Climate change will hit plankton severely damaging fisheries and marine food chain
Besides being the food source for larger organisms such as fish and whales, these marine organisms generate oxygen and capture carbon from the atmosphere and transfer it to oceans.
The impacts of climate change can even extend to plankton - marine organisms invisible to the human naked eye - which produce half of the oxygen available in the atmosphere and form the basis of the food chain in oceans. This may, in turn, have a ripple effect on other fish and whales that feed on them, say scientists.
But plankton decline will most likely happen in the polar regions, which are vulnerable to the warming ocean temperature, according to two studies published in Cell.
Plankton - plants and animals that float along at the mercy of the sea's tides and currents - plays an important role in the ocean ecosystem. Besides being the food source for larger organisms such as fish and whales, they generate oxygen and capture carbon from the atmosphere and transfer it to the deep ocean. "They are also sensitive to climate change so we could consider them as canaries in the coal mine to signal changes in the ocean", Chris Bowler, a CNRS research director in Paris and one of the authors of the study, told MEA WorldWide (MEAWW).
The authors claim that their studies provide a peek into the future health of the ocean and the planet. The change in plankton distribution may alter the variety of food on offer for the larger organisms, or it could change how the ocean stores carbon. "And if Arctic plankton is replaced by other plankton, for example, from the Atlantic, then it may affect the functioning of the entire Arctic ecosystem," Bowler told MEAWW.
In an effort to reverse the decline in the health of the world's oceans, the United Nations (UN) has declared 2021 to 2030 to be the Decade of Ocean Science for Sustainable Development.
The two studies set out to provide additional insights into the potential impacts of climate change on marine biodiversity. They analyzed results gathered from the 2009-2013 Tara Oceans expedition, which investigated planktonic and coral ecosystems in the face of the changing climate.
The objective behind the first study was to map these organisms on a global scale and understand how they could respond to climate change.
Building on the distribution of the current population of plankton across the globe, the team predicts that an increase in ocean temperature will boost the population near the equator, leaving the ones dwelling near the poles and the temperate zones - the region between the poles and the equator - at risk. "Our results clearly show that the planktonic diversity is more important around the equator, and decreases towards the poles”, explains Lucie Zinger, an ENS - PSL assistant professor and author of the first study.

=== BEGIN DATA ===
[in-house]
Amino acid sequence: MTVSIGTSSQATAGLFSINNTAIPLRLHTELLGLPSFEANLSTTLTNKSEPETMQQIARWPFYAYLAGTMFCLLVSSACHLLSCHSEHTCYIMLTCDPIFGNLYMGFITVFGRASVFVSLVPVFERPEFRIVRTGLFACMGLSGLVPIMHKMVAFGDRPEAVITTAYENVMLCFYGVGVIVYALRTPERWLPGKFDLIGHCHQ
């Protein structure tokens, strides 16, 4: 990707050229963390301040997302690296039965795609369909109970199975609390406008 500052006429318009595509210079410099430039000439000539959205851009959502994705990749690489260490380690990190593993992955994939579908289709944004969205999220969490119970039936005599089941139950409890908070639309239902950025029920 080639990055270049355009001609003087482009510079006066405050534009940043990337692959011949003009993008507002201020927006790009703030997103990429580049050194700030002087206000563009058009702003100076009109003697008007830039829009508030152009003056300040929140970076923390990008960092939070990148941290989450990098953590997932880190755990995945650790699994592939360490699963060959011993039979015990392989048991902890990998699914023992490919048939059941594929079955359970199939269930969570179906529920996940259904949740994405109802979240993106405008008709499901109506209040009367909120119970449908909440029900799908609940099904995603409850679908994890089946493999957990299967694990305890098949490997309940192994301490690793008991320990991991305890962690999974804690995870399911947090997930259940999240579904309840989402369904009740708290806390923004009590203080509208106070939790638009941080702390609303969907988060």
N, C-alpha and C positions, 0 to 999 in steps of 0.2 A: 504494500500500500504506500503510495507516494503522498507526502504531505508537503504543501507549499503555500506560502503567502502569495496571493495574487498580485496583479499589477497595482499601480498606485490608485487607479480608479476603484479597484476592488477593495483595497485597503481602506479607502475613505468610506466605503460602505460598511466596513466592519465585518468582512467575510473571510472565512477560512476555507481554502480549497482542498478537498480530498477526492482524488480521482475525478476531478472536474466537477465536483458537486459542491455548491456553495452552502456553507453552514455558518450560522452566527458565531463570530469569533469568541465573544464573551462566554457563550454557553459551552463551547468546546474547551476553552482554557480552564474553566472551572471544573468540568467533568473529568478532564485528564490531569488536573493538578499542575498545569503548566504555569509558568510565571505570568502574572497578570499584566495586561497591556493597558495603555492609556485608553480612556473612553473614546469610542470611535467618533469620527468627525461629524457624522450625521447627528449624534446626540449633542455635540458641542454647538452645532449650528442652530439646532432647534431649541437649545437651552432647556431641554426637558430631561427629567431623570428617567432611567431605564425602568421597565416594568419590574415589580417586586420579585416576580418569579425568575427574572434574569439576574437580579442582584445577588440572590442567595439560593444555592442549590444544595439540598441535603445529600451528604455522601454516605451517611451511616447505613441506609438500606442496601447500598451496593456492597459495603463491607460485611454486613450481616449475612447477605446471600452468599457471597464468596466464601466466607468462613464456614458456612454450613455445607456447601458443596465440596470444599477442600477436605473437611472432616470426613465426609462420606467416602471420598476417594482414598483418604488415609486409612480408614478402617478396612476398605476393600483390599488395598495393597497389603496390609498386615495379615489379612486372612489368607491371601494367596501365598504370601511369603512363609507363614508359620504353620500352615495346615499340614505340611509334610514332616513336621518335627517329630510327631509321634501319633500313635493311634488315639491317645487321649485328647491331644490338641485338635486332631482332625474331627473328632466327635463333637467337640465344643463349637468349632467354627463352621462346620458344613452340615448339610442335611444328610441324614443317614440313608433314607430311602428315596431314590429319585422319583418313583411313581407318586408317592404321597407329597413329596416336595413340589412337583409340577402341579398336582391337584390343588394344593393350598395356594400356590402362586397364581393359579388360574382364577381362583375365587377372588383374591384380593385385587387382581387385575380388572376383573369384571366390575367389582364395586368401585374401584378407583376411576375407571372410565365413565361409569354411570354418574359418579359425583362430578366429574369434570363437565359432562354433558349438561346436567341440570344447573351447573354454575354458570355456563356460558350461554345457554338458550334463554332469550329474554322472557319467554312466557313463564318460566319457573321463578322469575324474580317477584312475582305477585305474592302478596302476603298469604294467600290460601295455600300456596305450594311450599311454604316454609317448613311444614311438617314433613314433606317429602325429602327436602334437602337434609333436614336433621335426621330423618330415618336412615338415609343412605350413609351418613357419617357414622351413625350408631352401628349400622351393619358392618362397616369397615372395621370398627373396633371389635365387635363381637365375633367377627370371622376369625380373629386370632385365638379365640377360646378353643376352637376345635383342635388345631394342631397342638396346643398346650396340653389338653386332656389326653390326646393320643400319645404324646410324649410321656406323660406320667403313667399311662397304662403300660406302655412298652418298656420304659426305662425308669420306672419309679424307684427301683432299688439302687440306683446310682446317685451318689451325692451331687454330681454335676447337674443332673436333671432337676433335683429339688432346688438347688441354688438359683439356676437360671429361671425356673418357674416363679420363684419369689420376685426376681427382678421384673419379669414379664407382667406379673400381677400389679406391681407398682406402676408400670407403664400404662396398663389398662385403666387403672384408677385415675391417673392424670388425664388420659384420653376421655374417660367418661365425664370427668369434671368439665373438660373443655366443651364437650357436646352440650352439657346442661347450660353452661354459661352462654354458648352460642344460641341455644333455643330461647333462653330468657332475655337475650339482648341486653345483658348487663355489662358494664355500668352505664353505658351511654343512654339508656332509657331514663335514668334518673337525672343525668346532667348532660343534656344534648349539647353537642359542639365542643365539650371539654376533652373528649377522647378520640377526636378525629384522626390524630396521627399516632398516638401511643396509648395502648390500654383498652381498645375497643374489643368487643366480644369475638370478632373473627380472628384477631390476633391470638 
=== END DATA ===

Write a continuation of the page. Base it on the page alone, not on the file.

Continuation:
The second study dug a little deeper. To understand the capacity of microbes in adapting to changing environmental conditions, they read the genes of these organisms. "This analysis allowed us to study not only what ocean microbes are capable of doing, but also what they actually do at a global scale", says Shinichi Sunagawa, from the Institute of Microbiology and Swiss Institute of Bioinformatics at ETH Zurich and senior author of the second study.
Sunagawa adds that the plankton population in the equators - warmer waters - are more adapted to the changing environmental conditions than the ones at the poles. Those residing near the equator will continue to thrive, thanks to a pool of genes that help them adapt to the warmer conditions. On the other hand, plankton in polar waters may not fare well because they lack these adaptive genes, the study says. As a result, the study predicts, that plankton in polar water could disappear and be replaced with new species from warmer waters.
Plankton distribution impact
The change in plankton distribution may change the variety of food on offer for the larger organisms, or it could change how the ocean stores carbon. "And if Arctic plankton is replaced by other plankton, for instance, from the Atlantic, then it may affect the functioning of the entire Arctic ecosystem", Bowler told MEAWW.
"Consequences of this are still unclear, so we consider our study to be the first glimpse at climate change impacts on these complex communities and where they will be the most important", Zinger told MEAWW. But temperate regions that exist between the equator and poles are currently very important for fisheries and carbon capture. Our predictions show that these areas should experience the strongest changes in distribution, and we believe that our results will prioritize and stimulate further studies aiming at understanding more precisely how these changes will impact fisheries stocks, Carbon capture and the like, he explains.
Further studies need to continue to observe the oceans so we can follow the changes as they occur and use it to improve our understanding about how ocean life adapts to environmental change, says Bowler.